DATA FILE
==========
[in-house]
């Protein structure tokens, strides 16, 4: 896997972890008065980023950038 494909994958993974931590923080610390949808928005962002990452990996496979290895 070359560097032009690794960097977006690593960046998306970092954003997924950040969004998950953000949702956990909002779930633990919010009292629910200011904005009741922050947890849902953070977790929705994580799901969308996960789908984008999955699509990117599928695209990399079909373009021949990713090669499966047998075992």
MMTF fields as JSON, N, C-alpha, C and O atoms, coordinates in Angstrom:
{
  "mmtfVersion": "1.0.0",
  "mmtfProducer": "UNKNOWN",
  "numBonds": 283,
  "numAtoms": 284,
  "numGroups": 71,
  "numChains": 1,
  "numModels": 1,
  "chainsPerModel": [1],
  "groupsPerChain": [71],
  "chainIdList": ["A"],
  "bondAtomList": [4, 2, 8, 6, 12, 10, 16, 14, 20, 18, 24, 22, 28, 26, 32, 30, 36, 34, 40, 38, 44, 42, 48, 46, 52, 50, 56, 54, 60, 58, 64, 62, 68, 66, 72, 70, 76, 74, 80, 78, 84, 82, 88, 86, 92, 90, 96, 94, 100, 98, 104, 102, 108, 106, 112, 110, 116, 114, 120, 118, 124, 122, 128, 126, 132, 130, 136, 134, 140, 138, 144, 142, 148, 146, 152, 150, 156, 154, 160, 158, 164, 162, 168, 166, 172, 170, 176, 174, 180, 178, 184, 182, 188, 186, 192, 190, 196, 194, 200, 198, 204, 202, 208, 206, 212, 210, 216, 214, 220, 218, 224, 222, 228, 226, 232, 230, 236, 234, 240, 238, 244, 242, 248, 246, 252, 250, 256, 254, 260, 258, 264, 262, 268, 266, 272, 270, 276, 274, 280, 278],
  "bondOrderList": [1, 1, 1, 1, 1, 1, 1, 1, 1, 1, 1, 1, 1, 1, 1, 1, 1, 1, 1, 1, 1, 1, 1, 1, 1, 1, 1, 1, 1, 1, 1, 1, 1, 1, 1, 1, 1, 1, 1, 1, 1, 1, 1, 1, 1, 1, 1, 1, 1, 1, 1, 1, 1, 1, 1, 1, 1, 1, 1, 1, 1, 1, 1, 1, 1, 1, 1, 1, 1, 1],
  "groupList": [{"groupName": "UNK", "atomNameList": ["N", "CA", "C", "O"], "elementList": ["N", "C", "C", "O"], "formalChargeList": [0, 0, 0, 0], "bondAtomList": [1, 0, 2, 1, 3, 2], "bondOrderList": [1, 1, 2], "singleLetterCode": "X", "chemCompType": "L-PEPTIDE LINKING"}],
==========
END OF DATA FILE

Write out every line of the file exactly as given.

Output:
[in-house]
């Protein structure tokens, strides 16, 4: 896997972890008065980023950038 494909994958993974931590923080610390949808928005962002990452990996496979290895 070359560097032009690794960097977006690593960046998306970092954003997924950040969004998950953000949702956990909002779930633990919010009292629910200011904005009741922050947890849902953070977790929705994580799901969308996960789908984008999955699509990117599928695209990399079909373009021949990713090669499966047998075992």
MMTF fields as JSON, N, C-alpha, C and O atoms, coordinates in Angstrom:
{
  "mmtfVersion": "1.0.0",
  "mmtfProducer": "UNKNOWN",
  "numBonds": 283,
  "numAtoms": 284,
  "numGroups": 71,
  "numChains": 1,
  "numModels": 1,
  "chainsPerModel": [1],
  "groupsPerChain": [71],
  "chainIdList": ["A"],
  "bondAtomList": [4, 2, 8, 6, 12, 10, 16, 14, 20, 18, 24, 22, 28, 26, 32, 30, 36, 34, 40, 38, 44, 42, 48, 46, 52, 50, 56, 54, 60, 58, 64, 62, 68, 66, 72, 70, 76, 74, 80, 78, 84, 82, 88, 86, 92, 90, 96, 94, 100, 98, 104, 102, 108, 106, 112, 110, 116, 114, 120, 118, 124, 122, 128, 126, 132, 130, 136, 134, 140, 138, 144, 142, 148, 146, 152, 150, 156, 154, 160, 158, 164, 162, 168, 166, 172, 170, 176, 174, 180, 178, 184, 182, 188, 186, 192, 190, 196, 194, 200, 198, 204, 202, 208, 206, 212, 210, 216, 214, 220, 218, 224, 222, 228, 226, 232, 230, 236, 234, 240, 238, 244, 242, 248, 246, 252, 250, 256, 254, 260, 258, 264, 262, 268, 266, 272, 270, 276, 274, 280, 278],
  "bondOrderList": [1, 1, 1, 1, 1, 1, 1, 1, 1, 1, 1, 1, 1, 1, 1, 1, 1, 1, 1, 1, 1, 1, 1, 1, 1, 1, 1, 1, 1, 1, 1, 1, 1, 1, 1, 1, 1, 1, 1, 1, 1, 1, 1, 1, 1, 1, 1, 1, 1, 1, 1, 1, 1, 1, 1, 1, 1, 1, 1, 1, 1, 1, 1, 1, 1, 1, 1, 1, 1, 1],
  "groupList": [{"groupName": "UNK", "atomNameList": ["N", "CA", "C", "O"], "elementList": ["N", "C", "C", "O"], "formalChargeList": [0, 0, 0, 0], "bondAtomList": [1, 0, 2, 1, 3, 2], "bondOrderList": [1, 1, 2], "singleLetterCode": "X", "chemCompType": "L-PEPTIDE LINKING"}],